. Wiltshire is a land-locked county in central southern England, influenced by both Somerset to the west and Dorset to the south.
. At its heart is Salisbury Plain, the vast expanse of chalk uplands, stretching roughly 20 miles from east to west and 12 miles from north to south. Modern farming has reclaimed much of the historic plain huge fields of corn reaching unbroken to the horizon. The plain is fringed by attractive river valleys, such as those of the Avon, the Bourne and the Wylye.
. In the west the countryside has a rustic feel to it - low- lying agricultural land watered by the Lower Avon - while in the north it reverts back to quiet water meadows fed by streams leading into the Thames.
Origin of name: Anglo-Saxon, derived from West Saxon settlers known as the Wilsaetan who lived along the Wylye valley; Saetan means settlers. Their main village, Wilton, "farmstead on the banks of the Wylye", became the first centre of Wiltshire.
Name first recorded: 878 as Wiltunschir.
AMESBURY Ancient town that predates its Roman links by over 1000 years. Legend has it that Queen Guinevere came here when she had been unfaithful with Sir Lancelot.
TROWBRIDGE Attractive stone town that once flourished as a cloth-making centre (check out Fore Street) and still produces for the clothing industry. Other Towns:
BRADFORD-ON-AVON Exceptionally pretty stone- built town across the Avon with an ancient bridge preserving a rare chapel converted into a small lock- up. With its twisting narrow streets and air of wealthy cloth- making, this is a place to linger.
CHIPPENHAM Before the war Wiltshire bacon was known and prized the whole country over, with Chippenham being a great bacon-curing centre.
DEVIZES Gracious old town where flax-growing and linen-spinning still continue. Ornamental Market Cross and Georgian Bear Hotel of particular note.
LACOCK Has a fascinating museum dedicated to William Henry Fox Talbot, the founding father of photography. A picturesque village, swarming with visitors in the summer.
MALMESBURY Highly attractive hilltop town which grew up around the remains of a 7th-century Benedictine abbey; many of its streets are lined with 17th-century golden Cotswold stone houses.
MARLBOROUGH The Polly Tearooms are wonderfully English, with scones and jam . . . and cream!
SALISBURY Perhaps the most painted spire in the country, but why not see it for yourself in all its Gothic splendour, it is said the steeple was set on fire by lightning the day after it was consecrated (not long after the Norman Conquest in 1066).
SWINDON Biggest town in the county and with much modern development. The old GWR train workshops may be gone but there is a fascinating rail museum; after trains, Swindon is football mad with an ambitious club for its fans to follow.
WILTON Once a county town itself, and a bishopric and a royal residence. Wiltshire is derived from Wilton-shire and Alfred founded an abbey here in 871.. You might know the name better if you link it to carpets - perhaps the first place in Britain to manufacture them. The Royal Wilton Factory can be visited.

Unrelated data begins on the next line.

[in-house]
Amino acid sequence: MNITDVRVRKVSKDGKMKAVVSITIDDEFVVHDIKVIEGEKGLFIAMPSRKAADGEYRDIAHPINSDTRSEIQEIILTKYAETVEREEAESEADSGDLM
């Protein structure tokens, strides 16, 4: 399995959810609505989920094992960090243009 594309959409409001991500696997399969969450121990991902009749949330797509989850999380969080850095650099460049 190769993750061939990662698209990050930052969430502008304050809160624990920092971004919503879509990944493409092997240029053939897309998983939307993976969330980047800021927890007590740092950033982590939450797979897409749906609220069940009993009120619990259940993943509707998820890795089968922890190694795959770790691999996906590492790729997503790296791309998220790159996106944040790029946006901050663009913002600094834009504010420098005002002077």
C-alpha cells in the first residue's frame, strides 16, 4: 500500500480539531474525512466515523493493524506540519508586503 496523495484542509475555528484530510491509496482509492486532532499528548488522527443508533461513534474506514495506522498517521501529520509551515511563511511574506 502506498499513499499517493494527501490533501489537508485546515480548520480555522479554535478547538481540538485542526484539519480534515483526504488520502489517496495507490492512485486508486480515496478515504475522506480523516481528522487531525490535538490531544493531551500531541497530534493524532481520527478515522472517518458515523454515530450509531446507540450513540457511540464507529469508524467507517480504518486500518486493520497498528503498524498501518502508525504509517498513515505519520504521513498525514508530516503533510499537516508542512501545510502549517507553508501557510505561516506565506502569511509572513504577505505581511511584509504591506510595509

. Calne . Cricklade . Melksham . Mere . Pewsey . Tisbury . Warminster . Wootton Bassett
Avon, Wylye, Kennet, Nadder, Bourne
Milk Hill, near Alton Barnes, at 9648 feet.
. March-June: Salisbury Arts Festival of music, comedy, literature and visual arts.
.July: Bradford-on-Avon regatta.
. Many events at Lord Bath's Longleat throughout the
. Pop star Peter Gabriel's recording studio is at Box, and Sting has a home in West Wiltshire.
. Some scenes from Pride and Prejudice were filmed in the county at Lucklngton and Lacock.
. Former prime minister Edward Heath has a house in Cathedral Close, Salisbury.
. Some scenes from the Oscar-winning film Sense and Sensibility took place at Mompesson House in Salisbury.
. Sir John Betjeman went to school at Marlborough College and despised it!
A two-tier structure, apart from Thamesdown, a unitary council opting out of Wiltshire County Council control. The two-tier structure is Wiltshire County Council along with four district councils: Kennet, North Wiltshire, Salisbury and West Wiltshire. Wiltshire detached in Berkshire at Wokingham, Twyford and Swallowfield is administered by Wokingham Unitary Council. Parts of Wiltshire which protrude into Hampshire are governed by that county's council and Test Valley or New Forest District Councils.
THE SMOKE AND noise of the once vast rail workshops of Swindon have long gone to be replaced by high-tech Japanese and other trans-global businesses but once you leave this M4 corridor town you find yourself in the northern rolling, smiling country which I always associate with butter and milk ads. This is a dairy and arable farming county and it produces fine butter and cheese or brings it fresh from New Zealand, in fact the expression 'as different as chalk and cheese' originates from this West Country land - the rolling chalk downs lie to the south and east where Salisbury Cathedral's spire beckons you for miles around.